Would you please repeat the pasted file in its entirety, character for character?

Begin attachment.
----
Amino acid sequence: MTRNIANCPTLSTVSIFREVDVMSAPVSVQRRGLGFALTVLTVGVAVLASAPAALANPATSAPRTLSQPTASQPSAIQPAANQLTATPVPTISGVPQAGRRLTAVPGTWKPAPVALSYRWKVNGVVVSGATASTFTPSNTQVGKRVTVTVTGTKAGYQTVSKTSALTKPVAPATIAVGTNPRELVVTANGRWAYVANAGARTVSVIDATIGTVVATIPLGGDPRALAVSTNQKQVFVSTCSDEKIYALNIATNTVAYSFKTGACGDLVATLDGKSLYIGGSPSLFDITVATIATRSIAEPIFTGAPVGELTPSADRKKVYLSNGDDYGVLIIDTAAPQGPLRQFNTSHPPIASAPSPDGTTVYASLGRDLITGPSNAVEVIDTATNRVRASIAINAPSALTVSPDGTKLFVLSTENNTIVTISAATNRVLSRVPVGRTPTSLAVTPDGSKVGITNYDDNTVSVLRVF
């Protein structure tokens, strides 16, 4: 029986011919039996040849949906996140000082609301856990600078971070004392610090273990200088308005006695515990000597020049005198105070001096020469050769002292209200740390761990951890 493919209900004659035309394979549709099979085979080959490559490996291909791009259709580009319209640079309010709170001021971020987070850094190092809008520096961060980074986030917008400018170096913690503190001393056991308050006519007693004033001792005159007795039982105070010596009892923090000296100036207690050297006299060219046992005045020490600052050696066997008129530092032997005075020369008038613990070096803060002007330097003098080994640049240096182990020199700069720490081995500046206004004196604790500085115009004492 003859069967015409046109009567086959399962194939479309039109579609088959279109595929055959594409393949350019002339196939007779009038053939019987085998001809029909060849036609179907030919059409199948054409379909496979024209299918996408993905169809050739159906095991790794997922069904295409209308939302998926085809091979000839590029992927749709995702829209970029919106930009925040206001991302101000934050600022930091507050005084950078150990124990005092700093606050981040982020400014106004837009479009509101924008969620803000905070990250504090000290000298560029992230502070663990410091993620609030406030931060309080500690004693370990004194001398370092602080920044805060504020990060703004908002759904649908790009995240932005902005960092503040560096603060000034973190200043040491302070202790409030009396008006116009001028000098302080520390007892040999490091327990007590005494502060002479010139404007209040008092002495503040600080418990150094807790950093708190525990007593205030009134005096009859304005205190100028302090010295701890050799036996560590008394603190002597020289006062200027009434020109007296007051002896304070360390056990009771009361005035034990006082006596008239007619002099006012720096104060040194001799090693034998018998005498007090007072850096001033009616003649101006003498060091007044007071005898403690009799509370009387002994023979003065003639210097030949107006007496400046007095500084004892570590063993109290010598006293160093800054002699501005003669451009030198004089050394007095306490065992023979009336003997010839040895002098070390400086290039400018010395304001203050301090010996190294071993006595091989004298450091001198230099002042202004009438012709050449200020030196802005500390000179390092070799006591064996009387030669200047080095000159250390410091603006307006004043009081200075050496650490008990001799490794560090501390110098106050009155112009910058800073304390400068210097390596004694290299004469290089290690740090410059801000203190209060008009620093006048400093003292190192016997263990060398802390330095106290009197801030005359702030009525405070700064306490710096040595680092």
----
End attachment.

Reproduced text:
Amino acid sequence: MTRNIANCPTLSTVSIFREVDVMSAPVSVQRRGLGFALTVLTVGVAVLASAPAALANPATSAPRTLSQPTASQPSAIQPAANQLTATPVPTISGVPQAGRRLTAVPGTWKPAPVALSYRWKVNGVVVSGATASTFTPSNTQVGKRVTVTVTGTKAGYQTVSKTSALTKPVAPATIAVGTNPRELVVTANGRWAYVANAGARTVSVIDATIGTVVATIPLGGDPRALAVSTNQKQVFVSTCSDEKIYALNIATNTVAYSFKTGACGDLVATLDGKSLYIGGSPSLFDITVATIATRSIAEPIFTGAPVGELTPSADRKKVYLSNGDDYGVLIIDTAAPQGPLRQFNTSHPPIASAPSPDGTTVYASLGRDLITGPSNAVEVIDTATNRVRASIAINAPSALTVSPDGTKLFVLSTENNTIVTISAATNRVLSRVPVGRTPTSLAVTPDGSKVGITNYDDNTVSVLRVF
């Protein structure tokens, strides 16, 4: 029986011919039996040849949906996140000082609301856990600078971070004392610090273990200088308005006695515990000597020049005198105070001096020469050769002292209200740390761990951890 493919209900004659035309394979549709099979085979080959490559490996291909791009259709580009319209640079309010709170001021971020987070850094190092809008520096961060980074986030917008400018170096913690503190001393056991308050006519007693004033001792005159007795039982105070010596009892923090000296100036207690050297006299060219046992005045020490600052050696066997008129530092032997005075020369008038613990070096803060002007330097003098080994640049240096182990020199700069720490081995500046206004004196604790500085115009004492 003859069967015409046109009567086959399962194939479309039109579609088959279109595929055959594409393949350019002339196939007779009038053939019987085998001809029909060849036609179907030919059409199948054409379909496979024209299918996408993905169809050739159906095991790794997922069904295409209308939302998926085809091979000839590029992927749709995702829209970029919106930009925040206001991302101000934050600022930091507050005084950078150990124990005092700093606050981040982020400014106004837009479009509101924008969620803000905070990250504090000290000298560029992230502070663990410091993620609030406030931060309080500690004693370990004194001398370092602080920044805060504020990060703004908002759904649908790009995240932005902005960092503040560096603060000034973190200043040491302070202790409030009396008006116009001028000098302080520390007892040999490091327990007590005494502060002479010139404007209040008092002495503040600080418990150094807790950093708190525990007593205030009134005096009859304005205190100028302090010295701890050799036996560590008394603190002597020289006062200027009434020109007296007051002896304070360390056990009771009361005035034990006082006596008239007619002099006012720096104060040194001799090693034998018998005498007090007072850096001033009616003649101006003498060091007044007071005898403690009799509370009387002994023979003065003639210097030949107006007496400046007095500084004892570590063993109290010598006293160093800054002699501005003669451009030198004089050394007095306490065992023979009336003997010839040895002098070390400086290039400018010395304001203050301090010996190294071993006595091989004298450091001198230099002042202004009438012709050449200020030196802005500390000179390092070799006591064996009387030669200047080095000159250390410091603006307006004043009081200075050496650490008990001799490794560090501390110098106050009155112009910058800073304390400068210097390596004694290299004469290089290690740090410059801000203190209060008009620093006048400093003292190192016997263990060398802390330095106290009197801030005359702030009525405070700064306490710096040595680092």